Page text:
In 2006 the acclaimed novelist Megan Abbott (Die a Little, The Song Is You, Queenpin) asked her colleague Eddie Muller to contribute to a collection of short noir fiction that she was editing, titled A Hell of a Woman: An Anthology of Female Noir. Although he was flattered to be one of the few male contributors, Muller struggled with his story for so long that he almost missed the deadline. It wasn't until he switched the gender of the male protagonist, using an idea that he'd carried around for almost two years -- "The Man Who Walked In Dead Men's Shoes" -- that the tale suddenly came to life.
A couple of years earlier, two of Muller's friends, the Bay Area booksellers Heather Mahan and James Silva, invited him into the back room of their store to examine a box of recently acquired books. After perusing the eclectic and crazily notated texts for 15 head-spinning minutes, the eager proprietors asked him for his assessment.
"I think these may have belonged to the Zodiac Killer," Muller said.
"Exactly what we thought!"
Silva was so convinced that he contacted both the San Francisco and Vallejo police departments, in whose jurisdictions the legendary killer is known to have committed murders. Neither agency chose to follow up, citing the "evidence" as too circumstantial.
THE SHORT STORY
Although no official investigation of a new Zodiac suspect ever got off the ground, it pointed to an intriguing and previously unexplored idea: What if the Zodiac Killer was married? After changing his protagonist into a young woman, Muller sent her off with a bag of books slung over her chipped shoulder. She had a dark childhood secret eating at her, and she didn't care if the cops thought she was crazy. She'd prove them wrong. And the only way to do it was to ring the doorbell of Mrs. Hazel Reedy -- who may or may not be the widow of the most legendary unapprehended serial killer of our time.
THE FILM VERSION
Almost as soon as Muller finished writing The Grand Inquisitor in April 2007, the story was being discussed as a possible film project. Abbott, its first reader, was thrilled by its cinematic potential. Jonathan Marlow, Muller's San Francisco film colleague, read the story and said: "When do we start shooting?" Because the entire piece involves only two characters in one location, it seemed eminently economically feasible. Leah Dashe, a 24-year-old actress who had appeared in a local play Muller had written, was the writer's first and only choice for the role of the intrepid young investigator.
It was Marlow's inspired idea to send the story to the venerable 90-year-old Hollywood actress Marsha Hunt. Just two months earlier Hunt had been Muller's guest of honor at his annual NOIR CITY film festival in San Francisco, where she had amazed a full opening night audience at the Castro Theater with her ageless charm, wit, and beauty.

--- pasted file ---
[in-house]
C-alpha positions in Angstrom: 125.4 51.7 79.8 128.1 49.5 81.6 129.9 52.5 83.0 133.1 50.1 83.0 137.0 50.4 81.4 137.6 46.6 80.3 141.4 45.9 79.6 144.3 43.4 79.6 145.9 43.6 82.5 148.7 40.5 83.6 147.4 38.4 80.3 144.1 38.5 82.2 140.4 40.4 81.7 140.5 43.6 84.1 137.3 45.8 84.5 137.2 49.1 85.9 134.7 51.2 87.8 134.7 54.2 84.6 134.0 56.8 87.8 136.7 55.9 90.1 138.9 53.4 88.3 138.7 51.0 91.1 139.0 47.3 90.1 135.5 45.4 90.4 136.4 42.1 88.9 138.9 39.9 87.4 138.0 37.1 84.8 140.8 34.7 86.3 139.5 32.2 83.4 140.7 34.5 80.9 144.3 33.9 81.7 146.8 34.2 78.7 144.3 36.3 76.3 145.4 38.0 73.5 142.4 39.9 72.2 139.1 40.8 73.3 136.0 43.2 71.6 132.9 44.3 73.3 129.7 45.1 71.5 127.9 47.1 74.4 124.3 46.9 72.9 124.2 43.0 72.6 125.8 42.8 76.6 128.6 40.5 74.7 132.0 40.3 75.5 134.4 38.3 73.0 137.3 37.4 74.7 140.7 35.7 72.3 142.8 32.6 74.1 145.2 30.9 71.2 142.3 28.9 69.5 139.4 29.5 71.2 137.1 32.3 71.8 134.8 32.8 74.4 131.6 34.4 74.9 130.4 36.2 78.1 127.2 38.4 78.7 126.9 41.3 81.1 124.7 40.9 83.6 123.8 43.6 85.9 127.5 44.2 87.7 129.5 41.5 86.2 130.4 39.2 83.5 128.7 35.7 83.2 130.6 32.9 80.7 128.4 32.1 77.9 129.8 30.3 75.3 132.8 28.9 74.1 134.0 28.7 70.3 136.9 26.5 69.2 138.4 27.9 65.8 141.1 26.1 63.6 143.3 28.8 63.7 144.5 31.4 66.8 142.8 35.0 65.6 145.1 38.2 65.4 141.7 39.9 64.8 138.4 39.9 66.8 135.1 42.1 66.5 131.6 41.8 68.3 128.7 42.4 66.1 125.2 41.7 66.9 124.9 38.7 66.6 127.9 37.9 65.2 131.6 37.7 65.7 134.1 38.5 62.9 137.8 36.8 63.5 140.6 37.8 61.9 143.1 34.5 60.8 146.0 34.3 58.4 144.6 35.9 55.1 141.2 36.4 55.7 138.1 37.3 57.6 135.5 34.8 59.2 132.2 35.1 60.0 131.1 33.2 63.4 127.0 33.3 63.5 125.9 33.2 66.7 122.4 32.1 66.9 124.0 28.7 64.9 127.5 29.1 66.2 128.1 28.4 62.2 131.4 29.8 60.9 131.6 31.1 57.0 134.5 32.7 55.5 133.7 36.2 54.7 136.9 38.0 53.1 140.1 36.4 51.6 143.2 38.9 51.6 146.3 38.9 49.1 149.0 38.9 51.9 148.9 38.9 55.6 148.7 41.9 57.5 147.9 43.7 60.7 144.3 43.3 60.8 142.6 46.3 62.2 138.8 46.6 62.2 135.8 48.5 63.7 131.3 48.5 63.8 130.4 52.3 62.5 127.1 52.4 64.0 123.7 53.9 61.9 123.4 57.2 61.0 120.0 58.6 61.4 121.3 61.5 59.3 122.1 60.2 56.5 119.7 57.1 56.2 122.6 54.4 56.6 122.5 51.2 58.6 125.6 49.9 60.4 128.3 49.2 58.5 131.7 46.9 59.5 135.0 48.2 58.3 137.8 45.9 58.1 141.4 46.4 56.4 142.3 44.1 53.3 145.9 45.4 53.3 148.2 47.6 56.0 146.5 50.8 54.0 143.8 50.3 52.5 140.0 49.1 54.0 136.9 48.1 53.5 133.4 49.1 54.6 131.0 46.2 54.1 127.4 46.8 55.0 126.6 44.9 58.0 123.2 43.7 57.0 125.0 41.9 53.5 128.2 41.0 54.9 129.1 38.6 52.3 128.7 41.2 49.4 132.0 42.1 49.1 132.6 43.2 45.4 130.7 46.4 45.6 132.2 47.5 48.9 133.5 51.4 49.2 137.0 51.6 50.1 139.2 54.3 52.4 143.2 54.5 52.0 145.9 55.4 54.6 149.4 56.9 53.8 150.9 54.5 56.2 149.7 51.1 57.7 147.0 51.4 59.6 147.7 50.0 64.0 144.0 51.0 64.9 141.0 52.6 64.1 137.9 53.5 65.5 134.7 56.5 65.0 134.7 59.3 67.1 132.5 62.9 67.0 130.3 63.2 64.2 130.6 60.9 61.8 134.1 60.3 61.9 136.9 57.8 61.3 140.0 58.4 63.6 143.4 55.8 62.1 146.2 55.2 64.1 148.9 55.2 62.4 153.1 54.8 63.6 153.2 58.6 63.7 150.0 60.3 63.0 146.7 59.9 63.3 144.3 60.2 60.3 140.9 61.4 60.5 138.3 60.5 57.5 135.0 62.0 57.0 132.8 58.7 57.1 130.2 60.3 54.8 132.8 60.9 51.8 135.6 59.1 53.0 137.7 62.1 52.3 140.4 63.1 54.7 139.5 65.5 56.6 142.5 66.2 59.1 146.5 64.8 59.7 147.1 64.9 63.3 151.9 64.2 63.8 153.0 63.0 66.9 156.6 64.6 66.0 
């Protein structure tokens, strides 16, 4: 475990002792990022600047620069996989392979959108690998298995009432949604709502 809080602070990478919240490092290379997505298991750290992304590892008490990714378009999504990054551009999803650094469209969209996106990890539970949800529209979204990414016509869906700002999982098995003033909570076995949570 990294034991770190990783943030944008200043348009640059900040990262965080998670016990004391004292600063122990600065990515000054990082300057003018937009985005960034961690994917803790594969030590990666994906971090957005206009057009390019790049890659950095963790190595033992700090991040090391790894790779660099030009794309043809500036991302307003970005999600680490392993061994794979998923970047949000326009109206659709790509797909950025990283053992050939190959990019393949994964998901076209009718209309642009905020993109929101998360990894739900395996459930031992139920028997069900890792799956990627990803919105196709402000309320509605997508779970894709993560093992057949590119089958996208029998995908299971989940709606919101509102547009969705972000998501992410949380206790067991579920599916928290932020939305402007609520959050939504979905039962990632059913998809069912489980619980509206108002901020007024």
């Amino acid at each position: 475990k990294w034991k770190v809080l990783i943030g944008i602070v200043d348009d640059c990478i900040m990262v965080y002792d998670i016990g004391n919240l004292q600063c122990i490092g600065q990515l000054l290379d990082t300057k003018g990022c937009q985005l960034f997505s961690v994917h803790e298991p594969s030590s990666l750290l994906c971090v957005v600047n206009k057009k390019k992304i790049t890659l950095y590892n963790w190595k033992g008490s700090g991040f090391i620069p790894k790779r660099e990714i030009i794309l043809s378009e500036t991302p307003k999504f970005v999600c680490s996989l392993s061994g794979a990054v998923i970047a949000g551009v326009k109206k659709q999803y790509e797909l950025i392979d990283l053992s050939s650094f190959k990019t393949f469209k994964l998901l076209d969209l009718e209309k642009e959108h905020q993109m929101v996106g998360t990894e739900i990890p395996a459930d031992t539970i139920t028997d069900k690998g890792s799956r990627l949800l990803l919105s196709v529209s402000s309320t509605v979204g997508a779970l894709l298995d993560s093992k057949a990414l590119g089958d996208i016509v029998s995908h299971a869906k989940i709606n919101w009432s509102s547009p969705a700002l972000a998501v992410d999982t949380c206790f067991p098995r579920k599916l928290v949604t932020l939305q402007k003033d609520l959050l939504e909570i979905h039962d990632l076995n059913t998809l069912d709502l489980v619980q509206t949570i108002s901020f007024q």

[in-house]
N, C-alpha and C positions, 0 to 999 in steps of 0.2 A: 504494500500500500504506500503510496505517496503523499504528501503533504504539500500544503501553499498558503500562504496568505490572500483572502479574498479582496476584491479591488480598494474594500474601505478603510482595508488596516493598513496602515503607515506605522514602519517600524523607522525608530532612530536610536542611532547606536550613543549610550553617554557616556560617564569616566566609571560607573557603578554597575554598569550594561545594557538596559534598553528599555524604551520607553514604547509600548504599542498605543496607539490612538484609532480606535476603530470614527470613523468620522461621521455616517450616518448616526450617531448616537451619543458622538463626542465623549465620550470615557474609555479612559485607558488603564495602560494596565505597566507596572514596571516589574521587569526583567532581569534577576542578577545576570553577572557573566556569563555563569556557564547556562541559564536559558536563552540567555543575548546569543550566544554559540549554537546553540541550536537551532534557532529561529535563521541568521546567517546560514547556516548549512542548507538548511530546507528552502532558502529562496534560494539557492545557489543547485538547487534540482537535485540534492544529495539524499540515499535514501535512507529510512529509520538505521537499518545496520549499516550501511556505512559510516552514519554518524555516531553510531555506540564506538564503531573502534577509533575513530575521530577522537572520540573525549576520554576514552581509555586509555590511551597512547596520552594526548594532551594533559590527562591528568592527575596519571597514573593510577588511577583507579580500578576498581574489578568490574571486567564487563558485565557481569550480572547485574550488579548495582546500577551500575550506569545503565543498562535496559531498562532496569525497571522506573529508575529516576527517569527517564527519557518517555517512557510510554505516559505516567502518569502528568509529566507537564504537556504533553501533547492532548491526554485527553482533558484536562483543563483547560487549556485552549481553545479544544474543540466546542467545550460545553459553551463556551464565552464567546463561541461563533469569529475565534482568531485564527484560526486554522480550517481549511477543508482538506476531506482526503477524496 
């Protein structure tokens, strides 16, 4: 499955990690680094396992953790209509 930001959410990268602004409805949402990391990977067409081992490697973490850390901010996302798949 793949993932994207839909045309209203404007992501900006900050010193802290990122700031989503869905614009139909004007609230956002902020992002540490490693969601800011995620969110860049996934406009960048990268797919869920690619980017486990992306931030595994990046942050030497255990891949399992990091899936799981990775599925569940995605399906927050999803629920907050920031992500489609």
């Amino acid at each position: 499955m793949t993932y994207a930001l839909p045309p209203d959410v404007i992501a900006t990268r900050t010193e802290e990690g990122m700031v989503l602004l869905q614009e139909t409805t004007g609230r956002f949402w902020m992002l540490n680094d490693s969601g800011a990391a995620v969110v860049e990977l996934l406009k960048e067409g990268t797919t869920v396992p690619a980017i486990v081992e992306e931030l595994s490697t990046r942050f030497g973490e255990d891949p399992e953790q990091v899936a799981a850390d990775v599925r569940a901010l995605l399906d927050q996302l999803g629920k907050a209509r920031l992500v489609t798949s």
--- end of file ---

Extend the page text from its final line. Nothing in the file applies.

The character of Hazel Reedy, however, called for none of those qualities. If anything, Muller was afraid that the story's inexorable slide into the macabre and its strange, shocking conclusion might scare Hunt off.
"Eddie, I have some reservations about it," the actress said via telephone after reading the story. Muller was afraid she'd never speak to him again.
"I have to smoke an awful lot in this story. Any way we can get around that? I'd appreciate it," said Hunt. "Other than that, I love this character. When are we going to start?"
The Grand Inquisitor was filmed in six days in Alameda, California, in late July 2007. One of the most daunting preproduction challenges was finding a house that conformed exactly to the floor plan in Muller's story. As he was preparing to scout locations all over the Bay Area based on neighborhood demographics and architectural styles, his wife, Kathleen Milne, looked out their second-story window into the gathering dusk.
"What about Kaye's house?" she said. "Isn't she in Utah?"
Finding the ideal location only two doors away from their own home is just one of the reasons that Milne is the executive producer of The Grand Inquisitor.
Special arrangements were made with the Screen Actors Guild to allow Marsha Hunt to work for less than scale, since the film qualified for SAG's low-budget production exemption. Hunt flew in by herself from Southern California and Dashe from New York, where she had moved just one month before. The two actresses constituted a story in themselves, and a study in generational contrasts: Hunt, a Hollywood-trained charter member of SAG since 1937, and Dashe (UC Berkeley class of 2005), a neophyte making her film debut and hoping to score a SAG card for her efforts.
"There was so much to learn from watching Marsha perform," Dashe said. "Sometimes I just wanted to stand back and watch, just soak it all in. Then I'd snap out of it and remember I was acting with her. It was a challenge, and I feel I responded. I'm incredibly fortunate to have gotten a crash course in film acting with this remarkable woman."
Hunt ended up describing the filming, compressed shooting schedule and all, as "one of the most satisfying experiences of my career."
"Despite her having to smoke an entire carton of Pall Malls," Muller quickly adds.